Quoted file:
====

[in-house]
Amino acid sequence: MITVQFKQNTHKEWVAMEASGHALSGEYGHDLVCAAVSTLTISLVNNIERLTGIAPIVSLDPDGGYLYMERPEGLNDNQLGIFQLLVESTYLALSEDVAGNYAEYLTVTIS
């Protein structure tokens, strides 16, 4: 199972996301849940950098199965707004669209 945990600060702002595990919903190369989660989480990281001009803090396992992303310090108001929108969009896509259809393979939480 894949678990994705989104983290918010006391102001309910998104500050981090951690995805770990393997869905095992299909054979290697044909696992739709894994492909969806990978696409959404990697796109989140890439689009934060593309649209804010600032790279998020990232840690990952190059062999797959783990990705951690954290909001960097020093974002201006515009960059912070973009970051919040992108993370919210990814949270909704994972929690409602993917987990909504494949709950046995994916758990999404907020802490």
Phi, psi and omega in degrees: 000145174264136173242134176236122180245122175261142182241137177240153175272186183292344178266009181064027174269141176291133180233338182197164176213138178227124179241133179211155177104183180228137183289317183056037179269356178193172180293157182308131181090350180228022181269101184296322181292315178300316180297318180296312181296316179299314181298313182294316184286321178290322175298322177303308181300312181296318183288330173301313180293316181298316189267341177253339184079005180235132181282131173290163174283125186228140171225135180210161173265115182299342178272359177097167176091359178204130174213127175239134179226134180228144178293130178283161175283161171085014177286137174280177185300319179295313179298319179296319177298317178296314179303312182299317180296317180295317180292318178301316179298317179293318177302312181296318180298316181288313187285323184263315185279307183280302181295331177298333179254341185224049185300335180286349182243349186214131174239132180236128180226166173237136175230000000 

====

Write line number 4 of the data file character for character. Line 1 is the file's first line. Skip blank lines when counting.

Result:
Phi, psi and omega in degrees: 000145174264136173242134176236122180245122175261142182241137177240153175272186183292344178266009181064027174269141176291133180233338182197164176213138178227124179241133179211155177104183180228137183289317183056037179269356178193172180293157182308131181090350180228022181269101184296322181292315178300316180297318180296312181296316179299314181298313182294316184286321178290322175298322177303308181300312181296318183288330173301313180293316181298316189267341177253339184079005180235132181282131173290163174283125186228140171225135180210161173265115182299342178272359177097167176091359178204130174213127175239134179226134180228144178293130178283161175283161171085014177286137174280177185300319179295313179298319179296319177298317178296314179303312182299317180296317180295317180292318178301316179298317179293318177302312181296318180298316181288313187285323184263315185279307183280302181295331177298333179254341185224049185300335180286349182243349186214131174239132180236128180226166173237136175230000000 